Ruby Chen
"It's a quite big news these days." and "It's quite a big news these days." which one is correct?
Aug 4, 2014 4:36 AM
Answers · 12
Ruby, the two sentences a mistake that is very often made by Chinese students. Please note that "these days" does not mean "recently". It means "nowadays", used when we are comparing and contrasting two practices, one past and one present. Example: These days, he does not talk to me any more. He is a high official now. He has become very snobbish. We were best friends at university. I understand why Chinese students make this mistake - it is so widespread that it has reached epidemic proportions. They think it means 这些天. It does not. It means 今时不比往日 or 今非昔比.
August 4, 2014
Regarding your sentences, please note the following. 1. Yes, the others are right. News is uncountable. 2. It is always "quite a [noun]" and never "a quite...". 3. You can say "It's quite big news these few days" or "It's quite big news at present." 4. If you say "It's quite big news these days", it means something different. Example: "Nobody paid any attention to investors from that Asian country ten years ago, but these days it's quite big news" meaning they are worth looking at or they are in vogue (compared to their previous modest or neglected status).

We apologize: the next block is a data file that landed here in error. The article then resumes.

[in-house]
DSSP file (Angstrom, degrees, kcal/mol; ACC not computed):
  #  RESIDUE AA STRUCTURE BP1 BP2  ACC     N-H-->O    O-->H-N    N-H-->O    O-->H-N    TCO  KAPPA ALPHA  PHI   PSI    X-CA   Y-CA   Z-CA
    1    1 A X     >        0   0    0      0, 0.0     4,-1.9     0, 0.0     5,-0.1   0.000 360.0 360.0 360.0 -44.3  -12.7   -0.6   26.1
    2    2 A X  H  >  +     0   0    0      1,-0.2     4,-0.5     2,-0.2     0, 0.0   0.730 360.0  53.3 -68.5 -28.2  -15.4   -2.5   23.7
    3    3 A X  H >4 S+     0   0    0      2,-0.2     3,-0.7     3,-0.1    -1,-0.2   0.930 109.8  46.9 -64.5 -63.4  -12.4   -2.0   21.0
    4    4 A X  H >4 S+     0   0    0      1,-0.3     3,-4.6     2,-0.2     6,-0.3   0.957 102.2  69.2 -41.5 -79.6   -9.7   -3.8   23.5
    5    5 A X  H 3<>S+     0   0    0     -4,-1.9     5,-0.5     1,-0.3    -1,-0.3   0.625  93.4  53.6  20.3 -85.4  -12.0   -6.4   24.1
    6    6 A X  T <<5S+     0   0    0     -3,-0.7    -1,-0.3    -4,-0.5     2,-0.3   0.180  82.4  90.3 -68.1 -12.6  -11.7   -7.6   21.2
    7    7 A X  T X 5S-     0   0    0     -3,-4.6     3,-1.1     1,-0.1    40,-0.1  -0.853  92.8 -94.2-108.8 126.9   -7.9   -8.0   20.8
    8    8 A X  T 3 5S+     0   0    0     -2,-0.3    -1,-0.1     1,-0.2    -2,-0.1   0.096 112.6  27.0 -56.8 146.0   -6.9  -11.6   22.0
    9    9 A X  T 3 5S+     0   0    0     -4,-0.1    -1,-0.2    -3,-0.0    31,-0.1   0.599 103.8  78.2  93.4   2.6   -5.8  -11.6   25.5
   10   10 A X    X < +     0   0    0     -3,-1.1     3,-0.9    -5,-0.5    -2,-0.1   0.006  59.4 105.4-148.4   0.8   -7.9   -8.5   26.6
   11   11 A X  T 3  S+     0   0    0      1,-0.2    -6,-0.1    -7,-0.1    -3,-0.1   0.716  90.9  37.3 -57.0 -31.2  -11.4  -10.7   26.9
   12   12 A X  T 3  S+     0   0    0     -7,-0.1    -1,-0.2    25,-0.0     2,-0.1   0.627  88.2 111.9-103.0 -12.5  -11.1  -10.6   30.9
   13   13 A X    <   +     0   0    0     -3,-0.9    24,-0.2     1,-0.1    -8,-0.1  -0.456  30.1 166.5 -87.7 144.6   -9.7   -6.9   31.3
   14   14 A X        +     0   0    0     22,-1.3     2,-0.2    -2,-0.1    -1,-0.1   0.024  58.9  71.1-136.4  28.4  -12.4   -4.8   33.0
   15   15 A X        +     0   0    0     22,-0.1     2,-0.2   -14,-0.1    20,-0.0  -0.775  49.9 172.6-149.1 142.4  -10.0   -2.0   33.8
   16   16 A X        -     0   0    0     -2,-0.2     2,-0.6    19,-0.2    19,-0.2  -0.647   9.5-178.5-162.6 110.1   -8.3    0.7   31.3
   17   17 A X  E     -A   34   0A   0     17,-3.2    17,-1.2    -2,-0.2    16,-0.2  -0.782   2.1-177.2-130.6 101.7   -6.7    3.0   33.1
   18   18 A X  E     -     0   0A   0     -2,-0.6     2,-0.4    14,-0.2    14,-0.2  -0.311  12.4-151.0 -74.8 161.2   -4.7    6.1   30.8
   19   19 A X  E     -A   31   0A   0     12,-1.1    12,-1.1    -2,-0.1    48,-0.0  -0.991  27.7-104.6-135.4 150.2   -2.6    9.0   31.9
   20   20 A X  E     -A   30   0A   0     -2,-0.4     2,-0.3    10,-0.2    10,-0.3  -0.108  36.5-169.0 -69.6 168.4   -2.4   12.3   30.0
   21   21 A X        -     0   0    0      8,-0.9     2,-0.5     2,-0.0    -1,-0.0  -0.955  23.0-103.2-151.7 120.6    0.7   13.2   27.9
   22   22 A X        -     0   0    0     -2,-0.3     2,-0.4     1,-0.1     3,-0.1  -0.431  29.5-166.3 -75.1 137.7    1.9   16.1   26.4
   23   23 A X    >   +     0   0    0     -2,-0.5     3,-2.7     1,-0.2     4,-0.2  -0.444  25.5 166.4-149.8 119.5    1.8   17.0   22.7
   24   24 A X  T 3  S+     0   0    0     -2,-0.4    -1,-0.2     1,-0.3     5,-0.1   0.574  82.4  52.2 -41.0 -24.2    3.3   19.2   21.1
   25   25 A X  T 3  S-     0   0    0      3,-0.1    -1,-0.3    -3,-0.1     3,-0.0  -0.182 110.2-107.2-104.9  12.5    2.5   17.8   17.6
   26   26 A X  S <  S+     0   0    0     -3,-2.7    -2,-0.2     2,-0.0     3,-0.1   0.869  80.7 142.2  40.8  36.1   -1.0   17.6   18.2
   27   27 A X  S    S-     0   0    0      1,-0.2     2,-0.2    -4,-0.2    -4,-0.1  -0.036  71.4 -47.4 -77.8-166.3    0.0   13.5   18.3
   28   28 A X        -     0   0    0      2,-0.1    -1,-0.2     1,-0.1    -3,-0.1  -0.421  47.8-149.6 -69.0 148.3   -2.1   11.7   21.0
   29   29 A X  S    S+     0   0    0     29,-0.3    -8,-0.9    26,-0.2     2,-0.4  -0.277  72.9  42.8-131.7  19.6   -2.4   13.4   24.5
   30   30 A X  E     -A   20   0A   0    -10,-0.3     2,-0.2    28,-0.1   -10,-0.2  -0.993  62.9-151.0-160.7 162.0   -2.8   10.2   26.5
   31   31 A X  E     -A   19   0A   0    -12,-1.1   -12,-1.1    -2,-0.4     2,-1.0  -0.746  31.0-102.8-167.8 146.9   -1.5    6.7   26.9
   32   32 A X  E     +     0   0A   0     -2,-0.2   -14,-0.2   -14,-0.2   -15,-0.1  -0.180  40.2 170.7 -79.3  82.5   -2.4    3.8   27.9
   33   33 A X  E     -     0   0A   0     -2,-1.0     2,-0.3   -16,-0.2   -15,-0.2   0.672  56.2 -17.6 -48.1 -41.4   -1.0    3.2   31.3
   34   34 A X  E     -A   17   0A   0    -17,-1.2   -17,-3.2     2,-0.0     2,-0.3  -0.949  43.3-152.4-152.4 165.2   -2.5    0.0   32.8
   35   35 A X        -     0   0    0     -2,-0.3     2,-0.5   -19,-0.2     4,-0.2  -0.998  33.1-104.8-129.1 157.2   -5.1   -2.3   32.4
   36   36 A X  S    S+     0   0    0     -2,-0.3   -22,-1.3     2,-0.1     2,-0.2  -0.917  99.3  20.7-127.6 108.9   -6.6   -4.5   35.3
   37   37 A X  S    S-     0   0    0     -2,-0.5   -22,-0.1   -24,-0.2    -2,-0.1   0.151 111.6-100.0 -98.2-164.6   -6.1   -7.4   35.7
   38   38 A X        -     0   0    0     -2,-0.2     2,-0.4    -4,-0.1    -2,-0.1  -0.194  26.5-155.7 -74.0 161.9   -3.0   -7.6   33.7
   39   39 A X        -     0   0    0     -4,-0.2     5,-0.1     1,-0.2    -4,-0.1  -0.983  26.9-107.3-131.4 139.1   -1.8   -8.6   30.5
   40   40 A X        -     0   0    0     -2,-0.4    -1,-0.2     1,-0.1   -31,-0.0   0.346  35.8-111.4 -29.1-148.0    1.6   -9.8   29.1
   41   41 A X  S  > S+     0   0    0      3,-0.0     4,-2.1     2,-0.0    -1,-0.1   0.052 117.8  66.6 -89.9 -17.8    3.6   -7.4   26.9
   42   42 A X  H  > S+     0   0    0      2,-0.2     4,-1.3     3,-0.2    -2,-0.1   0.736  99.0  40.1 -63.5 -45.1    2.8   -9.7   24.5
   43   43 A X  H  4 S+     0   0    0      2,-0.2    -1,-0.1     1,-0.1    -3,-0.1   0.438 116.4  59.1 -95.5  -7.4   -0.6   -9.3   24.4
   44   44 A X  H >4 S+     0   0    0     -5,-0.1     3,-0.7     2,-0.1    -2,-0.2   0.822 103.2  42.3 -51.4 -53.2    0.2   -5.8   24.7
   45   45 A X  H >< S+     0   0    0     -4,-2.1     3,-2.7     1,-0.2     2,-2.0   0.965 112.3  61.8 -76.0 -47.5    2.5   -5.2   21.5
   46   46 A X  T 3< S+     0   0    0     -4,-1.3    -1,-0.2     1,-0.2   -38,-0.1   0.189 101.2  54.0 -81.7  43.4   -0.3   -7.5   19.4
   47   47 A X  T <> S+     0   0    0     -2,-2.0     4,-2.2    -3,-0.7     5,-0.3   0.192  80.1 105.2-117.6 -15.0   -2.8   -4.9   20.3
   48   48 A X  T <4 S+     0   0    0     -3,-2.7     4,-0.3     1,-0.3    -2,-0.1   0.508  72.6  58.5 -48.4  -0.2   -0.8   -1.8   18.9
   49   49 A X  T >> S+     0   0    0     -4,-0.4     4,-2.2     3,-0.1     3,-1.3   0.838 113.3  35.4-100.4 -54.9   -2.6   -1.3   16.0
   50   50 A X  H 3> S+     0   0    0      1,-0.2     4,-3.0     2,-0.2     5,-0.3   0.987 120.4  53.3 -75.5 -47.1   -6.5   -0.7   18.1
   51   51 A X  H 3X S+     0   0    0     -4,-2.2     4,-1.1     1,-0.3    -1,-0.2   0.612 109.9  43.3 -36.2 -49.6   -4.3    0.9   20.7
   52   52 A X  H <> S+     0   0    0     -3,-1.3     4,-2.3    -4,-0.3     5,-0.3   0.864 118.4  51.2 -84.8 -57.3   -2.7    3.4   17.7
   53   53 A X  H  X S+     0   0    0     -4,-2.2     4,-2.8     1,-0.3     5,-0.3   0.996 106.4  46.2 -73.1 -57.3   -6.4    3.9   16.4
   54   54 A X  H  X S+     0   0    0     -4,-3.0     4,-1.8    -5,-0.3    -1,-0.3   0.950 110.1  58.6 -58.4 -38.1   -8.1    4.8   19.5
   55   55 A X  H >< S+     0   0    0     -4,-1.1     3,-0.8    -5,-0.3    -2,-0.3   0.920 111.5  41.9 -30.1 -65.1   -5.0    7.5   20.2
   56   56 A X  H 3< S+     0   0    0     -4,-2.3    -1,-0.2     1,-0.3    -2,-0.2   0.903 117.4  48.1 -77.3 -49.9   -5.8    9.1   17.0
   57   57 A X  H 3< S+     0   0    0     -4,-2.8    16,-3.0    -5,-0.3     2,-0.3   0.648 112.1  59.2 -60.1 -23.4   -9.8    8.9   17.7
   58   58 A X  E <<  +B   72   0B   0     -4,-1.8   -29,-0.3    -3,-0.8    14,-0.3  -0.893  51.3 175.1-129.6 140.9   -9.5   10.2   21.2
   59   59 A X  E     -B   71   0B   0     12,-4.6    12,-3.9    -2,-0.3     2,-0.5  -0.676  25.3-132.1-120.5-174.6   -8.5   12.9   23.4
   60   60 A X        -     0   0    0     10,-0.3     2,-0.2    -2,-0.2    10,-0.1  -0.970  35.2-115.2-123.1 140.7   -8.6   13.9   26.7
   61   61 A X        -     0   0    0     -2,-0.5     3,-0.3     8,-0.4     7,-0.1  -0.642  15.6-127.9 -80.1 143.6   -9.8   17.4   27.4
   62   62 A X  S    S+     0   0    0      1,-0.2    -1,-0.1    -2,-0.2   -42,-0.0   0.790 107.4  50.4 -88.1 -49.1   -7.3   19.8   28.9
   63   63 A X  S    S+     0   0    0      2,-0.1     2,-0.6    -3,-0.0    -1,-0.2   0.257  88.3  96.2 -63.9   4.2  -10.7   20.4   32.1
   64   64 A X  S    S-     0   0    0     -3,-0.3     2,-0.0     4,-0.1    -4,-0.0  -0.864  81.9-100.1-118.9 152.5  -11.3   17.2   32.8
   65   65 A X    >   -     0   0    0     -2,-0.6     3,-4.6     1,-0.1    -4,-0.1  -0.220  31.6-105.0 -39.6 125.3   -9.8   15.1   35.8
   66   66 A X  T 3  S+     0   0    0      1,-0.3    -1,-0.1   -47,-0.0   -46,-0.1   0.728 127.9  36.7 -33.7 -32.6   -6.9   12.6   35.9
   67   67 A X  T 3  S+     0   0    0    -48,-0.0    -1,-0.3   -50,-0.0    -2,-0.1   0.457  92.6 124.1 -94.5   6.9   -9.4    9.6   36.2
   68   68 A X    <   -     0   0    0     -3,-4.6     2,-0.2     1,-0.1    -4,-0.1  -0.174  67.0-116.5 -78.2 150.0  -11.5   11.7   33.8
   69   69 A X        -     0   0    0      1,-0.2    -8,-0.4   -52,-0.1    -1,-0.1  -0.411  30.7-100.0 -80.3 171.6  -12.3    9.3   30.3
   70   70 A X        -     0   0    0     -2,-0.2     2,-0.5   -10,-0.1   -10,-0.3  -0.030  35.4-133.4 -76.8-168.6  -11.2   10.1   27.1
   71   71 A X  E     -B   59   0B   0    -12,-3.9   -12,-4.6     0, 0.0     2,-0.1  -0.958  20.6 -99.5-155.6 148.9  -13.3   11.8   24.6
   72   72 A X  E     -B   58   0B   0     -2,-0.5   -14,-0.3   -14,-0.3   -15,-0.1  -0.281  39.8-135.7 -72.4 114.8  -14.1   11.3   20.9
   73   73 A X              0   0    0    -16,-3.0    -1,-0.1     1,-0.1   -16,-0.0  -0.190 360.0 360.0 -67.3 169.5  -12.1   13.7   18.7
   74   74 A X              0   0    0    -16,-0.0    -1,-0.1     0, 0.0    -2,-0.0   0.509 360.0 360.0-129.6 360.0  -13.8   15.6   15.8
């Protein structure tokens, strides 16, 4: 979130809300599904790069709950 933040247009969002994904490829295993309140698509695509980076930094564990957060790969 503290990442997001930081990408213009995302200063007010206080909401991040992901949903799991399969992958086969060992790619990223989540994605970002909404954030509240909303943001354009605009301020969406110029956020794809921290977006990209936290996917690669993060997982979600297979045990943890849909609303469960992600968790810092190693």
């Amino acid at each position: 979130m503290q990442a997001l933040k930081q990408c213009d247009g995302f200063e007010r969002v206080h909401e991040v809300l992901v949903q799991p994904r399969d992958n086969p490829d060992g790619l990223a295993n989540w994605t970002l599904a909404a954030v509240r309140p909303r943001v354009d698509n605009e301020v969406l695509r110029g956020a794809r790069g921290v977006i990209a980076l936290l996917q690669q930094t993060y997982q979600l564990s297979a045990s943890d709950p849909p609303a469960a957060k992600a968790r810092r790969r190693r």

August 4, 2014
I must disagree. neither sound correct to me. "It's quite big news these days." is, to me correct. You do not need to insert the indefinite article "a". consider... It's a quite big fish or It's quite a big salt. It has something to do with the mass noun news. consider... It's quite a big news story/event/outlet/ these days... This sounds fine. Hope this helps, Nick
August 4, 2014
Hi, to me both sound incorrect. I would say: "It's quiet the big news these days".
August 4, 2014
The most natural thing to say, Ruby, would be, "It's appearing in all the headlines".
August 4, 2014
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